The cyclooxygenase-1 gene contains a promoter region without a TATA sequence and is primarily expressed constitutively. In contrast, the cyclooxygenase-2 gene is thought to be the inducible form that is nearly undetectable in most (but not all) tissues under normal physiologic conditions. Cyclooxygenase-1 appears to function as a “housekeeping” enzyme in most tissues, including the gastric mucosa, the kidneys, and the platelets, whereas the expression of cyclooxygenase-2 can be induced by inflammatory stimuli and mitogens in many different types of tissue, including macrophages and synovial cells. [43] It has thus been suggested that the antiinflammatory properties of NSAIDs are mediated through the inhibition of cyclooxygenase-2, whereas adverse effects, such as gastroduodenal ulceration, occur as a result of effects on the constitutively expressed cyclooxygenase-1. [43,49] As discussed below, current strategies for developing NSAIDs with an improved safety profile include the selective inhibition of cyclooxygenase-2, with the sparing of cyclooxygenase-1. Although there is substantial evidence that the suppression of gastric prostaglandins is the fundamental mechanism responsible for the gastrointestinal toxicity of NSAIDs, some studies suggest that other mechanisms may be involved. For example, ulcers do not develop spontaneously in mice with a disrupted cyclooxygenase- 1 gene, [52] and Wallace et al. [53,54] reported that NSAID-induced injury occurred in association with enhanced adherence of neutrophils to the gastric vascular endothelium, as the result of an increase in the expression of intercellular adhesion molecule 1 in the basal endothelium. [55-58] Neutrophil adherence, in turn, causes mucosal injury through the release of oxygen-derived free radicals and proteases. [1]


In the majority of patients, NSAID-induced gastroduodenal mucosal injury is superficial and self-limited. However, peptic ulcers develop in some patients, and they may lead to gastroduodenal hemorrhage, perforation, and death. Serious complications of NSAID use that are less commonly recognized include pill esophagitis, small-bowel ulceration, small-bowel strictures, colonic strictures, diverticular disease, and exacerbations of inflammatory bowel disease. [9]

The spectrum of NSAID-related gastroduodenal injury includes a combination of subepithelial hemorrhages, erosions, and ulcerations that is often referred to as NSAID gastropathy. The distinction between erosions and ulcerations depends on pathological definitions, with ulcers defined as lesions that penetrate to the level of the submucosa and erosions defined as lesions confined to the mucosa. For practical purposes, an endoscopic definition is used, which is based on a subjective assessment of the size, shape, and depth of the lesion. Erosions are likely to be small and superficial, whereas ulcers tend to be larger (more than 5 mm in diameter) and deeper. [9]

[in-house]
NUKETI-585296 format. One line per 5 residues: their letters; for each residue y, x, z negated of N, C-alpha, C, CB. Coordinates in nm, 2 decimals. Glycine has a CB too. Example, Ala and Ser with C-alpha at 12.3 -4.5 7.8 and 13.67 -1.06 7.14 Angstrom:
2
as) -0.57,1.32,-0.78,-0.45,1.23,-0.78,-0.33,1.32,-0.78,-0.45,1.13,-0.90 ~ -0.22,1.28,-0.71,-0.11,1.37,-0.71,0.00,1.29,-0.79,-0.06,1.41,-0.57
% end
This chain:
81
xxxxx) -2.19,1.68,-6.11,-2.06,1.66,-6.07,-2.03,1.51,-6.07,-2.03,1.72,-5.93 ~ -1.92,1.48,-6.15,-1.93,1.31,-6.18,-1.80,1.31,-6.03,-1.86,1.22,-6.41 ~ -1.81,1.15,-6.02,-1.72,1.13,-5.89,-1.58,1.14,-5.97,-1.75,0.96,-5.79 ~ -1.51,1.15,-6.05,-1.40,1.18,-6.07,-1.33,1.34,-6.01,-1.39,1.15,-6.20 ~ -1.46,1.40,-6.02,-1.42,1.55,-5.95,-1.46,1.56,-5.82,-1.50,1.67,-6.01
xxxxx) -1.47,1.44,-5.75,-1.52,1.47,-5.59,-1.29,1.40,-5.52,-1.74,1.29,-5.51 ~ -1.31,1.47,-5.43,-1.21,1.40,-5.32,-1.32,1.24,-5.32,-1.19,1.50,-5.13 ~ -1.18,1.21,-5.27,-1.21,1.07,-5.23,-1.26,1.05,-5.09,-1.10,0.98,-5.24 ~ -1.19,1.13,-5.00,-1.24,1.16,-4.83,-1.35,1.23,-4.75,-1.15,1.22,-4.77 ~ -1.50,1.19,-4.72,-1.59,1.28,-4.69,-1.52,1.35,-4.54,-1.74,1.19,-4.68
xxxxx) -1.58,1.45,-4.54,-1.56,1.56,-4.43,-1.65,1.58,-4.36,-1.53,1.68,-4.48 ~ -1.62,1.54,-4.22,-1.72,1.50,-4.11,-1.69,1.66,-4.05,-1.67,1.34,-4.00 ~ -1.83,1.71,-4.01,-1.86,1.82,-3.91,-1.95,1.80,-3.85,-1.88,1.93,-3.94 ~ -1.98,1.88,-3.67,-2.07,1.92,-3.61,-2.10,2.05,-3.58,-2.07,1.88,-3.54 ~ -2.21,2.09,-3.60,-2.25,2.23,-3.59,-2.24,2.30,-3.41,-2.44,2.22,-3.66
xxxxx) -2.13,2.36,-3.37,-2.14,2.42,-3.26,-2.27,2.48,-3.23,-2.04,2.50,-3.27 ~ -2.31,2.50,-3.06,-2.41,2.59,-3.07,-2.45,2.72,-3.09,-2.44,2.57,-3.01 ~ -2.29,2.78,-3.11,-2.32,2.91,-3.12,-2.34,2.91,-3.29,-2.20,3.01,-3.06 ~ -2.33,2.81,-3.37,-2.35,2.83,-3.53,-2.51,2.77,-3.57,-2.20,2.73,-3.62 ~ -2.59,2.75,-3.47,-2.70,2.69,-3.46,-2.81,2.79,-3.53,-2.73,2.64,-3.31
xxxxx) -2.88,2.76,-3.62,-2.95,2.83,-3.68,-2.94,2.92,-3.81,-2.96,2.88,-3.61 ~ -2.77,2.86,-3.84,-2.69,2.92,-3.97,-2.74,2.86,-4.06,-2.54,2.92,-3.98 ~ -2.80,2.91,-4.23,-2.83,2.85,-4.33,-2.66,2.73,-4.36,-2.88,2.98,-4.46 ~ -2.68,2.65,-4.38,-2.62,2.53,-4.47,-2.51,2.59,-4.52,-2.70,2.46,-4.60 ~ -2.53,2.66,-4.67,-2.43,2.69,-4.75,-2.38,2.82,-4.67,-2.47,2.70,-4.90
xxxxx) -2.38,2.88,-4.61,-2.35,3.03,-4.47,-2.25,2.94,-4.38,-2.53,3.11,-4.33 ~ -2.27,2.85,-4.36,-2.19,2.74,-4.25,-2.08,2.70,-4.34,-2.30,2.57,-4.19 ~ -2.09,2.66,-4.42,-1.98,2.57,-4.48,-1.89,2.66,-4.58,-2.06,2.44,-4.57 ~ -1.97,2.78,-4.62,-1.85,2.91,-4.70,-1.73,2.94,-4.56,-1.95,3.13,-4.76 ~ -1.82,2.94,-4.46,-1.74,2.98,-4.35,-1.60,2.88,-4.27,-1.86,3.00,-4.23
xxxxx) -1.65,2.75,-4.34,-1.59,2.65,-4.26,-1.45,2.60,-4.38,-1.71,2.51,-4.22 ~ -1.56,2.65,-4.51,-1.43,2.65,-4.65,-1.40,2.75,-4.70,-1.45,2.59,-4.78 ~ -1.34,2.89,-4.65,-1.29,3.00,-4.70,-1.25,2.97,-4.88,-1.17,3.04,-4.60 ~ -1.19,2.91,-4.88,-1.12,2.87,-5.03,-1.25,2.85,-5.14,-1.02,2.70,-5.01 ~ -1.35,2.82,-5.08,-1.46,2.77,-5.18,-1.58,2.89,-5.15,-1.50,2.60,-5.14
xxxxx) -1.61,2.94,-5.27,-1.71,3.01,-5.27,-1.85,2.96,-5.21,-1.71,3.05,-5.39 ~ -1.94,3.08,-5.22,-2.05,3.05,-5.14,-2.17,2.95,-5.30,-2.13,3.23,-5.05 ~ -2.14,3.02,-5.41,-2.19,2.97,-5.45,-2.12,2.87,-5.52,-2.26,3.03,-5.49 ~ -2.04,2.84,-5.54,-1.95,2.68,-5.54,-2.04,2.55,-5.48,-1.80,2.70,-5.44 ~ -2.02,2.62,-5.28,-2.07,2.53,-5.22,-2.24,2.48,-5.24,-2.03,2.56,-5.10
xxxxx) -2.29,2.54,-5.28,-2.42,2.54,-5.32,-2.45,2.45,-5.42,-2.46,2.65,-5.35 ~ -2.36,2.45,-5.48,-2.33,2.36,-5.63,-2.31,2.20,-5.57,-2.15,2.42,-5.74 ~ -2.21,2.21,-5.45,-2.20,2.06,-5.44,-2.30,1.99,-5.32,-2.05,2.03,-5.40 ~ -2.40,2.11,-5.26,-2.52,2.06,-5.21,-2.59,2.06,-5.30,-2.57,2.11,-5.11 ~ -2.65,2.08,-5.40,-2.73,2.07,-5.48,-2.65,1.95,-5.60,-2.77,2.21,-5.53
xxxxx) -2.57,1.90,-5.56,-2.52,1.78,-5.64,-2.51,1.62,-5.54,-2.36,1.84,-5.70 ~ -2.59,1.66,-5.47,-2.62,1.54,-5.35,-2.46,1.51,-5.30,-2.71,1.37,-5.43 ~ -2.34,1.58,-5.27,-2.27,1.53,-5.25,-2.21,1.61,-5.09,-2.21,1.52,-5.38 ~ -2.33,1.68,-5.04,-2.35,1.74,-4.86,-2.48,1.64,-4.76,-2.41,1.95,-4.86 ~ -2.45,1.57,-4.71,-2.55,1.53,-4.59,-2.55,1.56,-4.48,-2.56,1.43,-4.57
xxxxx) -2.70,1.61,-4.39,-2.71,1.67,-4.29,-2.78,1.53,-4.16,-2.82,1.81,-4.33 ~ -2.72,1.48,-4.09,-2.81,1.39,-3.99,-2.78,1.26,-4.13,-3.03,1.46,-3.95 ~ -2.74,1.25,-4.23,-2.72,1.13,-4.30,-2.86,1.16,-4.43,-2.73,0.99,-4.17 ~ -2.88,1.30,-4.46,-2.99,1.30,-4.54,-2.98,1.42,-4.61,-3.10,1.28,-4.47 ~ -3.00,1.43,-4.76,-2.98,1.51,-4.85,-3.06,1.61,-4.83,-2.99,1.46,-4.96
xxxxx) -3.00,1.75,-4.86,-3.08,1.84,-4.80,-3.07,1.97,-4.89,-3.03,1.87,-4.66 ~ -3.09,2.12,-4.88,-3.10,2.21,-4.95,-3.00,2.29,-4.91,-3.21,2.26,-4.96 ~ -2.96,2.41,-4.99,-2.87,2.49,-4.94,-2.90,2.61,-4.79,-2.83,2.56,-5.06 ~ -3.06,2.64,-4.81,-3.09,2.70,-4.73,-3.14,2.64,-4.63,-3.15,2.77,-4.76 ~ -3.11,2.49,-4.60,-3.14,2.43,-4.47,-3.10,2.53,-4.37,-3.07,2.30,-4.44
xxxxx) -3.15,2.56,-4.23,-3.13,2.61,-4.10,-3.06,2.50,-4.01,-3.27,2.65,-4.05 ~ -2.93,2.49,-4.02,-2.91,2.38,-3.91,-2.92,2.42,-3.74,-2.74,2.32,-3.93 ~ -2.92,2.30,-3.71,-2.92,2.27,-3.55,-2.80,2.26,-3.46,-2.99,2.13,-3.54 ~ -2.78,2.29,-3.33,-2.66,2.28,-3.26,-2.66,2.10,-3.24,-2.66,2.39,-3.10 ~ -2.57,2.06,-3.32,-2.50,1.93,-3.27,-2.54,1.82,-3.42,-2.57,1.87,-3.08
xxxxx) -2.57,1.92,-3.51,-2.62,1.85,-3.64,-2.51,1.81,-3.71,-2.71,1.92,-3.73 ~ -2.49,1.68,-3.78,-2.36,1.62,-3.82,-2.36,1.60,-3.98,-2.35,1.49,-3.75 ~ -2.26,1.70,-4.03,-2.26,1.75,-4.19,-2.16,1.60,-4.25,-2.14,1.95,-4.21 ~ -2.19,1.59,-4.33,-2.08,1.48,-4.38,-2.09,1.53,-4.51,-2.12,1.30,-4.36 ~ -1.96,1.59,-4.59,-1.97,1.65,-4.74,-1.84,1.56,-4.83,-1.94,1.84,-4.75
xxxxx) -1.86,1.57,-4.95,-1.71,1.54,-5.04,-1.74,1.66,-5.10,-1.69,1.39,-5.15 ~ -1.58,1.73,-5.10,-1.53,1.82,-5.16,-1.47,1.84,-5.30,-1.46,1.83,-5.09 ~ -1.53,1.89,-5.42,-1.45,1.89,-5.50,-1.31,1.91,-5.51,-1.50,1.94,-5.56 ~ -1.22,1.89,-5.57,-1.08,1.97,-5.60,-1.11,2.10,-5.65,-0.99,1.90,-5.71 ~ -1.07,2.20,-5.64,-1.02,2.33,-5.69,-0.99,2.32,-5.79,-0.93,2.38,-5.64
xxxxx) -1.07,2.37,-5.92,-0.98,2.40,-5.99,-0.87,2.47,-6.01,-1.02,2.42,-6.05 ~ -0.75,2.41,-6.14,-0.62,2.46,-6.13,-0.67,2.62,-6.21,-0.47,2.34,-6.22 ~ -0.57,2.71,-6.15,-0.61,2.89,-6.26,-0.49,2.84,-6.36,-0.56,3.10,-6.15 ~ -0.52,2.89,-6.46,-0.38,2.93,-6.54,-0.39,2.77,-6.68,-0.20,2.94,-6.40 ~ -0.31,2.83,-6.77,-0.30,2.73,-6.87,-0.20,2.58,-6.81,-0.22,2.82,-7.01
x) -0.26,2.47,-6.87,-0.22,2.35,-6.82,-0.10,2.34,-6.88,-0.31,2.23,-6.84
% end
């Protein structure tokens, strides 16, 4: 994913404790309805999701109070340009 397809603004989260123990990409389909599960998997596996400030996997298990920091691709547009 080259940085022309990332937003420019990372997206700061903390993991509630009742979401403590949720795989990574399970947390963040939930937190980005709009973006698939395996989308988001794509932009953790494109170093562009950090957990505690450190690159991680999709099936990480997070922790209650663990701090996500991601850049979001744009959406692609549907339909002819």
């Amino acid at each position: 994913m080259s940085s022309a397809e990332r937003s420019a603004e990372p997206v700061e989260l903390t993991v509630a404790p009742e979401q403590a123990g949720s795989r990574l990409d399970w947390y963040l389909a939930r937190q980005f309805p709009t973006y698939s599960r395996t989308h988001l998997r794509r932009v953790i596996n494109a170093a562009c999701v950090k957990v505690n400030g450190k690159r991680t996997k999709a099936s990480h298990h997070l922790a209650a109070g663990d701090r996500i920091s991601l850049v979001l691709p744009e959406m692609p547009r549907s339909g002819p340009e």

After ingestion of an NSAID, ultrastructural damage to the gastric surface epithelium occurs within minutes, and gross, endoscopically detectable hemorrhages and erosions in the gastroduodenal epithelium occur within several hours. [59] However, mucosal adaptation appears to occur in response to long-term administration of aspirin in most persons. [60, 61] No area of the stomach is resistant to NSAID-induced mucosal injury; the most frequently and severely affected site is the gastric antrum. [59] Although the prevalence and severity of acute injury vary according to the drug formulation, [62-64] the acute injury commonly observed during short-term administration of NSAIDs is not closely correlated with the subsequent development of the more clinically relevant process of mucosal ulceration [20, 21, 65, 66] or with serious complications. [10, 67, 68] Duodenal mucosal injury occurs less commonly than gastric damage; however, ulcer complications associated with NSAIDs occur with nearly equal frequency in these two sites. [51, 66] Prospective, cross-sectional endoscopic studies have shown that the combined prevalence of gastric and duodenal ulcers is 10 to 25 percent in patients with chronic arthritis treated with NSAIDs, [10, 67] which is 5 to 15 times the expected prevalence in an agematched healthy population.